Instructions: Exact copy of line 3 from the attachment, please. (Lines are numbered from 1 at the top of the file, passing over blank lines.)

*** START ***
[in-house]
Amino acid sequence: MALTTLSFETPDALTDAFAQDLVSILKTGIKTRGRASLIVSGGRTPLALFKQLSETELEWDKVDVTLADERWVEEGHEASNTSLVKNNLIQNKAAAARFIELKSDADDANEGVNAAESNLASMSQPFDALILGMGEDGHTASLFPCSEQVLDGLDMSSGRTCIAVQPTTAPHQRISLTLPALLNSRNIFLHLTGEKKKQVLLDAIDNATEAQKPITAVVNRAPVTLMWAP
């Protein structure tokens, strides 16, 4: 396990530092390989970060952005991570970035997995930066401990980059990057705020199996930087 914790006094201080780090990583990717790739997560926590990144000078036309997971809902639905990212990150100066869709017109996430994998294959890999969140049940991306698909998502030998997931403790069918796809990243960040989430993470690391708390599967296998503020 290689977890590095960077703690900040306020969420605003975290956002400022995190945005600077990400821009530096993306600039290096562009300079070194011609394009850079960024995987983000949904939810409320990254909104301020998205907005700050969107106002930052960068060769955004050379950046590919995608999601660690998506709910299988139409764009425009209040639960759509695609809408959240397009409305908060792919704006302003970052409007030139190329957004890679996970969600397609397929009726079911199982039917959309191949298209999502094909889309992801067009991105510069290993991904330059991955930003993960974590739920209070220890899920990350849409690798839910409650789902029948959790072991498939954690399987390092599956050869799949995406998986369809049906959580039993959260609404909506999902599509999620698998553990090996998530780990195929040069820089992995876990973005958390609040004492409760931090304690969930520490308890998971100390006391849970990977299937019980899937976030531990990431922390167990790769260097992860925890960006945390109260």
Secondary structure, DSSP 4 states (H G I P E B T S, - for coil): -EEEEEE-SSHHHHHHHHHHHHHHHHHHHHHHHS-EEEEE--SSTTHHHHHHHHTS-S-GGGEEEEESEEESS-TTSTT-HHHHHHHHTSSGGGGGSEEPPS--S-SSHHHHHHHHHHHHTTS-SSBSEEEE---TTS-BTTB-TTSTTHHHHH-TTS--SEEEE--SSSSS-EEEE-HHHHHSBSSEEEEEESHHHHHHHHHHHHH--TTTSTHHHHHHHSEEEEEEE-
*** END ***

């Protein structure tokens, strides 16, 4: 396990530092390989970060952005991570970035997995930066401990980059990057705020199996930087 914790006094201080780090990583990717790739997560926590990144000078036309997971809902639905990212990150100066869709017109996430994998294959890999969140049940991306698909998502030998997931403790069918796809990243960040989430993470690391708390599967296998503020 290689977890590095960077703690900040306020969420605003975290956002400022995190945005600077990400821009530096993306600039290096562009300079070194011609394009850079960024995987983000949904939810409320990254909104301020998205907005700050969107106002930052960068060769955004050379950046590919995608999601660690998506709910299988139409764009425009209040639960759509695609809408959240397009409305908060792919704006302003970052409007030139190329957004890679996970969600397609397929009726079911199982039917959309191949298209999502094909889309992801067009991105510069290993991904330059991955930003993960974590739920209070220890899920990350849409690798839910409650789902029948959790072991498939954690399987390092599956050869799949995406998986369809049906959580039993959260609404909506999902599509999620698998553990090996998530780990195929040069820089992995876990973005958390609040004492409760931090304690969930520490308890998971100390006391849970990977299937019980899937976030531990990431922390167990790769260097992860925890960006945390109260």